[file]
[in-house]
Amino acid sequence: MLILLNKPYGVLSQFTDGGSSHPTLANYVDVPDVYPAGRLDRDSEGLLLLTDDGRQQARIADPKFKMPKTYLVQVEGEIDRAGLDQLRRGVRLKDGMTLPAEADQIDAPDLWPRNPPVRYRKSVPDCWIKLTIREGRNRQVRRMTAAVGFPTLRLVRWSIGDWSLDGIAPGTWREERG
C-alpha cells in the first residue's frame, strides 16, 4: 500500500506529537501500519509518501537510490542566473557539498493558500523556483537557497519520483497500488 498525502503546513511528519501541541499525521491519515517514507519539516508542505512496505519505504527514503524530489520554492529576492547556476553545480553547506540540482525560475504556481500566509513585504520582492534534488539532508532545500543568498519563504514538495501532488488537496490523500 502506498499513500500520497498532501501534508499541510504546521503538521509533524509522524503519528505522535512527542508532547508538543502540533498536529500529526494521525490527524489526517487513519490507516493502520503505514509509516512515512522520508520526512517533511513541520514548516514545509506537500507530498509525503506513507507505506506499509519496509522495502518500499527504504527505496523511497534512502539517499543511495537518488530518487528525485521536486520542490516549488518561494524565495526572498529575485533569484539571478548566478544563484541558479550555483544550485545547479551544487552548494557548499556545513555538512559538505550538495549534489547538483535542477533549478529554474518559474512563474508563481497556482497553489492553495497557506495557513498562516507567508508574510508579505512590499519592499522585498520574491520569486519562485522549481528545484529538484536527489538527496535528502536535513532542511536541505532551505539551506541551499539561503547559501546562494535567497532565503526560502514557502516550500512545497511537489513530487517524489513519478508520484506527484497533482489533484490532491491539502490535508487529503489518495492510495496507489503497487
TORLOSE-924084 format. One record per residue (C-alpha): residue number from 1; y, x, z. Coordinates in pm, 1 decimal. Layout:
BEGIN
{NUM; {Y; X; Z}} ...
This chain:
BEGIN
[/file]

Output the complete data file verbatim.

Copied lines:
[in-house]
Amino acid sequence: MLILLNKPYGVLSQFTDGGSSHPTLANYVDVPDVYPAGRLDRDSEGLLLLTDDGRQQARIADPKFKMPKTYLVQVEGEIDRAGLDQLRRGVRLKDGMTLPAEADQIDAPDLWPRNPPVRYRKSVPDCWIKLTIREGRNRQVRRMTAAVGFPTLRLVRWSIGDWSLDGIAPGTWREERG
C-alpha cells in the first residue's frame, strides 16, 4: 500500500506529537501500519509518501537510490542566473557539498493558500523556483537557497519520483497500488 498525502503546513511528519501541541499525521491519515517514507519539516508542505512496505519505504527514503524530489520554492529576492547556476553545480553547506540540482525560475504556481500566509513585504520582492534534488539532508532545500543568498519563504514538495501532488488537496490523500 502506498499513500500520497498532501501534508499541510504546521503538521509533524509522524503519528505522535512527542508532547508538543502540533498536529500529526494521525490527524489526517487513519490507516493502520503505514509509516512515512522520508520526512517533511513541520514548516514545509506537500507530498509525503506513507507505506506499509519496509522495502518500499527504504527505496523511497534512502539517499543511495537518488530518487528525485521536486520542490516549488518561494524565495526572498529575485533569484539571478548566478544563484541558479550555483544550485545547479551544487552548494557548499556545513555538512559538505550538495549534489547538483535542477533549478529554474518559474512563474508563481497556482497553489492553495497557506495557513498562516507567508508574510508579505512590499519592499522585498520574491520569486519562485522549481528545484529538484536527489538527496535528502536535513532542511536541505532551505539551506541551499539561503547559501546562494535567497532565503526560502514557502516550500512545497511537489513530487517524489513519478508520484506527484497533482489533484490532491491539502490535508487529503489518495492510495496507489503497487
TORLOSE-924084 format. One record per residue (C-alpha): residue number from 1; y, x, z. Coordinates in pm, 1 decimal. Layout:
BEGIN
{NUM; {Y; X; Z}} ...
This chain:
BEGIN